Wednesday, July 29, 2009

Can Higher Minimum Wages Increase Employment?

The debate over minimum wages, after having been more or less dead for quite some time, has again been revived to a limited extent after last week's increase in the federal minimum wage in America from $6.55 per hour to $7.25 per hour. This was the third and final 70 cent increase decided in 2007 when minimum wages was only $5.15 per hour.

Most people, and that includes me, thinks that minimum wages (unless they're so low that they will have no impact on anyone) will increase real wages for some low productive workers, but will also make other low productive workers unemployed. However, because the federal minimum wage was so low to begin with (and because many states had already imposed a higher minimum wage) it seems likely that both the wage increasing and the job destroying effect will be small.

However, as anyone who has studied neoclassical labor economics in Universities know (if they paid attention), there is actually a theoretical scenario where (allegedly) higher minimum wages can increase employment of low productive workers.

For those of you who haven't taken such courses, or didn't pay attention, I'll give a brief summary of the theory:

In a perfectly competitive market, any minimum wage above the marginal value of some worker's work effort will increase unemployment as employers will not find it profitable to hire these workers. However, if the market is not perfectly competitive and employers have a monopsonic market position then this supposedly changes.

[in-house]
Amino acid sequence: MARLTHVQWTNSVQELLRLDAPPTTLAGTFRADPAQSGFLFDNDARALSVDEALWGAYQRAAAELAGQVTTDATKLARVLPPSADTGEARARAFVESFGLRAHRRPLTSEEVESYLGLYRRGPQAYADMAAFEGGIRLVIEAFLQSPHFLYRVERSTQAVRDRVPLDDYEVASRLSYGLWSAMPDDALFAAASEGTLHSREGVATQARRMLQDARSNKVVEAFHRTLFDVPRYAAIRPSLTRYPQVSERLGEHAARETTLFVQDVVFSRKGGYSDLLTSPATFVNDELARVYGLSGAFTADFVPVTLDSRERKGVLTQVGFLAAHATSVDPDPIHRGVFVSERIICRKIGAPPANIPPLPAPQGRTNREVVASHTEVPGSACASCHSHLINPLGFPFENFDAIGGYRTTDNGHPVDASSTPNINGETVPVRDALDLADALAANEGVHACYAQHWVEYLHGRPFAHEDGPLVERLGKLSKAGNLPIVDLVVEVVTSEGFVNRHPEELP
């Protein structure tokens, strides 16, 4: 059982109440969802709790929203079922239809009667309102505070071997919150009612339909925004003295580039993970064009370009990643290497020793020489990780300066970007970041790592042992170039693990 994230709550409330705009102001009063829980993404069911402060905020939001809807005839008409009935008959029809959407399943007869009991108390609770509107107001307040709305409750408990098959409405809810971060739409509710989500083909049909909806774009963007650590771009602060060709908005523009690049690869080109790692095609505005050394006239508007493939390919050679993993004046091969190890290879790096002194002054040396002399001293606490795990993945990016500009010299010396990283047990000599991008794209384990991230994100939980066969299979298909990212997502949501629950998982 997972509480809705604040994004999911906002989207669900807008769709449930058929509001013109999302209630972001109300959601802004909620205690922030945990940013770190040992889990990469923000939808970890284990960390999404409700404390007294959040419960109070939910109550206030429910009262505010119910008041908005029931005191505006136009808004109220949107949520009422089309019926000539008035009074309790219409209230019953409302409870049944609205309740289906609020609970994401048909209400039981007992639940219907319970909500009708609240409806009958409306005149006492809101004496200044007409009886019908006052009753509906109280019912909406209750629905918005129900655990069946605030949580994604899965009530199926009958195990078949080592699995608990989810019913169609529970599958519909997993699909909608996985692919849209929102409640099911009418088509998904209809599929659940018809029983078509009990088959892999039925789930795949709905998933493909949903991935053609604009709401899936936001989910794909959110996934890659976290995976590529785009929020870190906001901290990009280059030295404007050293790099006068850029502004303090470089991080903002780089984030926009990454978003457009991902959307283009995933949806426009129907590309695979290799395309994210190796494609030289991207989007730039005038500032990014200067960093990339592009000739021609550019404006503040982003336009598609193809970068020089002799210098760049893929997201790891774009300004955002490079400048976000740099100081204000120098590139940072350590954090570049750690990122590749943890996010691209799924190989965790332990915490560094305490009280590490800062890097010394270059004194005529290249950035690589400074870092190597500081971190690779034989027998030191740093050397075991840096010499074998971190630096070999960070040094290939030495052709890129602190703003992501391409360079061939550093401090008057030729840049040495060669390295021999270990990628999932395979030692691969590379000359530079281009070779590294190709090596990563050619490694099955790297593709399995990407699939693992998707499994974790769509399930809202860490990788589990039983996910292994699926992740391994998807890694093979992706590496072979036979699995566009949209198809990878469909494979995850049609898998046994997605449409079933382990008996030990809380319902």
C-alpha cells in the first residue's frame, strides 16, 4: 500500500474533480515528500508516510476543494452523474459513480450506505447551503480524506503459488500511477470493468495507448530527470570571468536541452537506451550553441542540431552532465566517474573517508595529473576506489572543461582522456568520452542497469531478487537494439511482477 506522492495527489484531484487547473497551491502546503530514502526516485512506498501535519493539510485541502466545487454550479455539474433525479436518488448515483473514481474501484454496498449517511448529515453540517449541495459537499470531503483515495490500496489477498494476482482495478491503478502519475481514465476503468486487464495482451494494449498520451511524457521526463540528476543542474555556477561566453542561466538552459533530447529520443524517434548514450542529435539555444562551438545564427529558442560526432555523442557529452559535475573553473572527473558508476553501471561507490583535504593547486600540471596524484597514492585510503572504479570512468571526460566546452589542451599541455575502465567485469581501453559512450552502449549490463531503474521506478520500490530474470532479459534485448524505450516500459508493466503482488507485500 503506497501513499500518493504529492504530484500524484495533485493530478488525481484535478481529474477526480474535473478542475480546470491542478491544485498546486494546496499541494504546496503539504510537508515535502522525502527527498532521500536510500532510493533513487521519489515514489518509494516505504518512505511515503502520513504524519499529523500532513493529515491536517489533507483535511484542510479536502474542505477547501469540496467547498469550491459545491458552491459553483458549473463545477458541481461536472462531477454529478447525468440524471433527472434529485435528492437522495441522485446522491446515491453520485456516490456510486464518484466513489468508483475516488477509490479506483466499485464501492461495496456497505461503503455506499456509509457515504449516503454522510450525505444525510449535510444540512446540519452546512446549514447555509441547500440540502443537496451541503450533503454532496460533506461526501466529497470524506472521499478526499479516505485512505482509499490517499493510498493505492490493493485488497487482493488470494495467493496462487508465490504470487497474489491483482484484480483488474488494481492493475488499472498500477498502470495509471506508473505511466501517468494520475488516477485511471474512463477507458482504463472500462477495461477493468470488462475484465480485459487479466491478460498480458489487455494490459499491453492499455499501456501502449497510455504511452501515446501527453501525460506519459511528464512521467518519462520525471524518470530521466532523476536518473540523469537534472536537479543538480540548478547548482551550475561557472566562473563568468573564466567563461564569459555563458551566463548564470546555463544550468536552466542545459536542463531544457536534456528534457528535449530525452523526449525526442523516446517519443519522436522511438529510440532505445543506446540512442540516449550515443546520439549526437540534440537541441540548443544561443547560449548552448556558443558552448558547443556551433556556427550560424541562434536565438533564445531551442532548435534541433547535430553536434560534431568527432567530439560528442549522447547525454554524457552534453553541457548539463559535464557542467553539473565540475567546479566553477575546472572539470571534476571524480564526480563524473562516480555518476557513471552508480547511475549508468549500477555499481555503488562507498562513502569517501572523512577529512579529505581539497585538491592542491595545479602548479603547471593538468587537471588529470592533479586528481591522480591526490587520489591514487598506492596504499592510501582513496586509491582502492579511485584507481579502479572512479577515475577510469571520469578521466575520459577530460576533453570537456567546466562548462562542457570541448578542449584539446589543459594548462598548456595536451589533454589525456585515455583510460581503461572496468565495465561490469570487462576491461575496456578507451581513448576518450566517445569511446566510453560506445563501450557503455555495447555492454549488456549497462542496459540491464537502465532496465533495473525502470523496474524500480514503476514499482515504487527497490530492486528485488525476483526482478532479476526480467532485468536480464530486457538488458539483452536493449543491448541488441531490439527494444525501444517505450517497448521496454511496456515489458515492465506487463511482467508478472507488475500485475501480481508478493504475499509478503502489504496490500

Monopsony, in case you didn't know is like monopoly, only it is the buyer, and not the seller who has the advantage. In this context Monopsony is more strictly defined as an employer whose marginal cost of labor (the increase in labor costs caused by the decision to hire a worker or several workers ) is significantly above the direct labor cost (the amount of wages/salaries and benefits paid to the worker plus payroll taxes).

If the employer is in a perfectly competitive market, where the decision to hire or not will not affect wages, then the marginal cost of labor will be equal to the direct labor cost. But if the market is monopsonic, then a decision to hire more workers will have a higher marginal cost of labor than the direct labor cost of these additional workers. The reason for that is that if the company in order to attract more workers must pay them a higher wage than they paid their previous workers, then this will supposedly also force them to pay their previous workers more. As a result, the marginal cost of labor for these new workers will be higher than the wages and benefits that the new workers received.

To illustrate this with a numerical example, take a company with say 1,000 workers earning $5.75 per hours. Assume then that the company wants to hire 200 more workers but that this will require them to pay say $6.50 per hours. Assume further that the company would then have to pay the old 1,000 workers $6.50 per hours. Assume further that the extra value of these new workers would be $8 per hours.